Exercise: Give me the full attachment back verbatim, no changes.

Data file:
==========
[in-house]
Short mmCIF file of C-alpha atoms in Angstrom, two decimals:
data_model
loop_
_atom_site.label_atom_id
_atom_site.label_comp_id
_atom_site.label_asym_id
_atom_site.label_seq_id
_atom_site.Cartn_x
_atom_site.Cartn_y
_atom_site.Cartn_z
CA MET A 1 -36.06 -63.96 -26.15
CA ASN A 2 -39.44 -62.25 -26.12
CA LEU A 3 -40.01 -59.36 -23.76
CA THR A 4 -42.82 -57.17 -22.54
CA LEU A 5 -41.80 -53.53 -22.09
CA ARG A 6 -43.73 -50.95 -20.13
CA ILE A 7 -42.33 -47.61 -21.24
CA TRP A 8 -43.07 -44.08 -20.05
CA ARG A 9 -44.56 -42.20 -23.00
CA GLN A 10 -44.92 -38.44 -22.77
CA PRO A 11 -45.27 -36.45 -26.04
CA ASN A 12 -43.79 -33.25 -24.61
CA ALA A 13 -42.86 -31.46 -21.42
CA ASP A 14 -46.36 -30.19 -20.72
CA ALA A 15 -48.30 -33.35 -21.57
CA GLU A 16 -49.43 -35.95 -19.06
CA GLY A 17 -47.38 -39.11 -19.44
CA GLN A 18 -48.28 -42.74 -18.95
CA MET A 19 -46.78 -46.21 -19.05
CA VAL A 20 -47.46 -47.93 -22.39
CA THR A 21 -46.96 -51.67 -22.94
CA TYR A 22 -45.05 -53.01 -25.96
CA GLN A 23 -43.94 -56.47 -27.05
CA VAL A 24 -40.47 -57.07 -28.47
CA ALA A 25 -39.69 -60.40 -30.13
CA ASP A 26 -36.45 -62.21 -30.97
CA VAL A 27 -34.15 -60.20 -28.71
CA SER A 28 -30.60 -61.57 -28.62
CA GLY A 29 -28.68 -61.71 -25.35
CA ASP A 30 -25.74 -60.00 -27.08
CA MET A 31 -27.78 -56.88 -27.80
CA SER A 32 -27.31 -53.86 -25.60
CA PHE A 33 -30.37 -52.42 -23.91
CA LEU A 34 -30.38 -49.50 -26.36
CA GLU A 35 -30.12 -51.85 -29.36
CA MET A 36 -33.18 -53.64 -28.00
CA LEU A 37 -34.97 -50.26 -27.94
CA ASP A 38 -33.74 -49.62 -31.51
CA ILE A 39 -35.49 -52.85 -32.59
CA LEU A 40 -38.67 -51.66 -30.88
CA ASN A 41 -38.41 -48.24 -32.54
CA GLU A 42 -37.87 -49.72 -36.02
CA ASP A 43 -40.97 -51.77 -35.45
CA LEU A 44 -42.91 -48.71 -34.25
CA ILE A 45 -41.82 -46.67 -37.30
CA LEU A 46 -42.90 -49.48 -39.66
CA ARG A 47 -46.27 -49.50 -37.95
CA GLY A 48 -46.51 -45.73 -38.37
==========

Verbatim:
[in-house]
Short mmCIF file of C-alpha atoms in Angstrom, two decimals:
data_model
loop_
_atom_site.label_atom_id
_atom_site.label_comp_id
_atom_site.label_asym_id
_atom_site.label_seq_id
_atom_site.Cartn_x
_atom_site.Cartn_y
_atom_site.Cartn_z
CA MET A 1 -36.06 -63.96 -26.15
CA ASN A 2 -39.44 -62.25 -26.12
CA LEU A 3 -40.01 -59.36 -23.76
CA THR A 4 -42.82 -57.17 -22.54
CA LEU A 5 -41.80 -53.53 -22.09
CA ARG A 6 -43.73 -50.95 -20.13
CA ILE A 7 -42.33 -47.61 -21.24
CA TRP A 8 -43.07 -44.08 -20.05
CA ARG A 9 -44.56 -42.20 -23.00
CA GLN A 10 -44.92 -38.44 -22.77
CA PRO A 11 -45.27 -36.45 -26.04
CA ASN A 12 -43.79 -33.25 -24.61
CA ALA A 13 -42.86 -31.46 -21.42
CA ASP A 14 -46.36 -30.19 -20.72
CA ALA A 15 -48.30 -33.35 -21.57
CA GLU A 16 -49.43 -35.95 -19.06
CA GLY A 17 -47.38 -39.11 -19.44
CA GLN A 18 -48.28 -42.74 -18.95
CA MET A 19 -46.78 -46.21 -19.05
CA VAL A 20 -47.46 -47.93 -22.39
CA THR A 21 -46.96 -51.67 -22.94
CA TYR A 22 -45.05 -53.01 -25.96
CA GLN A 23 -43.94 -56.47 -27.05
CA VAL A 24 -40.47 -57.07 -28.47
CA ALA A 25 -39.69 -60.40 -30.13
CA ASP A 26 -36.45 -62.21 -30.97
CA VAL A 27 -34.15 -60.20 -28.71
CA SER A 28 -30.60 -61.57 -28.62
CA GLY A 29 -28.68 -61.71 -25.35
CA ASP A 30 -25.74 -60.00 -27.08
CA MET A 31 -27.78 -56.88 -27.80
CA SER A 32 -27.31 -53.86 -25.60
CA PHE A 33 -30.37 -52.42 -23.91
CA LEU A 34 -30.38 -49.50 -26.36
CA GLU A 35 -30.12 -51.85 -29.36
CA MET A 36 -33.18 -53.64 -28.00
CA LEU A 37 -34.97 -50.26 -27.94
CA ASP A 38 -33.74 -49.62 -31.51
CA ILE A 39 -35.49 -52.85 -32.59
CA LEU A 40 -38.67 -51.66 -30.88
CA ASN A 41 -38.41 -48.24 -32.54
CA GLU A 42 -37.87 -49.72 -36.02
CA ASP A 43 -40.97 -51.77 -35.45
CA LEU A 44 -42.91 -48.71 -34.25
CA ILE A 45 -41.82 -46.67 -37.30
CA LEU A 46 -42.90 -49.48 -39.66
CA ARG A 47 -46.27 -49.50 -37.95
CA GLY A 48 -46.51 -45.73 -38.37